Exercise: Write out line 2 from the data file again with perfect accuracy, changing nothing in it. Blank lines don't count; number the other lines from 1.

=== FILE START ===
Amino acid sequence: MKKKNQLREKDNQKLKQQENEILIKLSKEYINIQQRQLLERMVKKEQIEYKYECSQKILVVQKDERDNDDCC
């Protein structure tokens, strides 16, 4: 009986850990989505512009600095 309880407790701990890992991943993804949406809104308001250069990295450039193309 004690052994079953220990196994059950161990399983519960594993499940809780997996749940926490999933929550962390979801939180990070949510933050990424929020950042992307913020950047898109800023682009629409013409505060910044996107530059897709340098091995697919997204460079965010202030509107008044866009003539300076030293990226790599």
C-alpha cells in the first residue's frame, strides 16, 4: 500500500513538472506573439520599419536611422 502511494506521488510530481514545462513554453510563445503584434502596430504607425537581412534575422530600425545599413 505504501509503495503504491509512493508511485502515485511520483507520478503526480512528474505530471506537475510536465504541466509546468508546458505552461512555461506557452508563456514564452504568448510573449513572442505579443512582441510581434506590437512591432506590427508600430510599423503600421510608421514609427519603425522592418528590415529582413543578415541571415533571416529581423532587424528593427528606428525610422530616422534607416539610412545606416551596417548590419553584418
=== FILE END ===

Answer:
């Protein structure tokens, strides 16, 4: 009986850990989505512009600095 309880407790701990890992991943993804949406809104308001250069990295450039193309 004690052994079953220990196994059950161990399983519960594993499940809780997996749940926490999933929550962390979801939180990070949510933050990424929020950042992307913020950047898109800023682009629409013409505060910044996107530059897709340098091995697919997204460079965010202030509107008044866009003539300076030293990226790599």